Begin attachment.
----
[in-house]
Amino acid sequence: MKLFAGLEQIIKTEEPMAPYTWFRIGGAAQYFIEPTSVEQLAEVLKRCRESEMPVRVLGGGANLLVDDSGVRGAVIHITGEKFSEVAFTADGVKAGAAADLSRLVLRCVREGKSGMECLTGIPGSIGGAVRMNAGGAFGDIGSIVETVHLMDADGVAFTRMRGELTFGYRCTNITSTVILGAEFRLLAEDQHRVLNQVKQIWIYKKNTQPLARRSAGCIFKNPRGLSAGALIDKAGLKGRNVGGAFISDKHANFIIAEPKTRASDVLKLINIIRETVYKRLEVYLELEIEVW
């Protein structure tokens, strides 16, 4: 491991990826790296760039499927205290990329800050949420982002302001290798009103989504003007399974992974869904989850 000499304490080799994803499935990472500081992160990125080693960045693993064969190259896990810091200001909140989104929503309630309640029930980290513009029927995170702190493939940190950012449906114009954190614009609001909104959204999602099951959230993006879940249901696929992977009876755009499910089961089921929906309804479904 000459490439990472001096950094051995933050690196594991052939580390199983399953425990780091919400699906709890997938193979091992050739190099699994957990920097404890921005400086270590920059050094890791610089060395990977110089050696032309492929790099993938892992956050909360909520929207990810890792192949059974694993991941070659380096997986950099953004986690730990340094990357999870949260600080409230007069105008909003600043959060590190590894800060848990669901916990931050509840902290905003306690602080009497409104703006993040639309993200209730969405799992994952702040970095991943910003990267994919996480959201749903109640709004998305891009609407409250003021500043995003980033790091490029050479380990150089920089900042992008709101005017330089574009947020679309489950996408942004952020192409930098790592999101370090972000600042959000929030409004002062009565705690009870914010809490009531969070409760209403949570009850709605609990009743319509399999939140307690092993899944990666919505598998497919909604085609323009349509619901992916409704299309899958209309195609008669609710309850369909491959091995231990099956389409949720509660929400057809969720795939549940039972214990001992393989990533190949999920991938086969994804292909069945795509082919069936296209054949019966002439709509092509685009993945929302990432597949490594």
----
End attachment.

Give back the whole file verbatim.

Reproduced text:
[in-house]
Amino acid sequence: MKLFAGLEQIIKTEEPMAPYTWFRIGGAAQYFIEPTSVEQLAEVLKRCRESEMPVRVLGGGANLLVDDSGVRGAVIHITGEKFSEVAFTADGVKAGAAADLSRLVLRCVREGKSGMECLTGIPGSIGGAVRMNAGGAFGDIGSIVETVHLMDADGVAFTRMRGELTFGYRCTNITSTVILGAEFRLLAEDQHRVLNQVKQIWIYKKNTQPLARRSAGCIFKNPRGLSAGALIDKAGLKGRNVGGAFISDKHANFIIAEPKTRASDVLKLINIIRETVYKRLEVYLELEIEVW
């Protein structure tokens, strides 16, 4: 491991990826790296760039499927205290990329800050949420982002302001290798009103989504003007399974992974869904989850 000499304490080799994803499935990472500081992160990125080693960045693993064969190259896990810091200001909140989104929503309630309640029930980290513009029927995170702190493939940190950012449906114009954190614009609001909104959204999602099951959230993006879940249901696929992977009876755009499910089961089921929906309804479904 000459490439990472001096950094051995933050690196594991052939580390199983399953425990780091919400699906709890997938193979091992050739190099699994957990920097404890921005400086270590920059050094890791610089060395990977110089050696032309492929790099993938892992956050909360909520929207990810890792192949059974694993991941070659380096997986950099953004986690730990340094990357999870949260600080409230007069105008909003600043959060590190590894800060848990669901916990931050509840902290905003306690602080009497409104703006993040639309993200209730969405799992994952702040970095991943910003990267994919996480959201749903109640709004998305891009609407409250003021500043995003980033790091490029050479380990150089920089900042992008709101005017330089574009947020679309489950996408942004952020192409930098790592999101370090972000600042959000929030409004002062009565705690009870914010809490009531969070409760209403949570009850709605609990009743319509399999939140307690092993899944990666919505598998497919909604085609323009349509619901992916409704299309899958209309195609008669609710309850369909491959091995231990099956389409949720509660929400057809969720795939549940039972214990001992393989990533190949999920991938086969994804292909069945795509082919069936296209054949019966002439709509092509685009993945929302990432597949490594």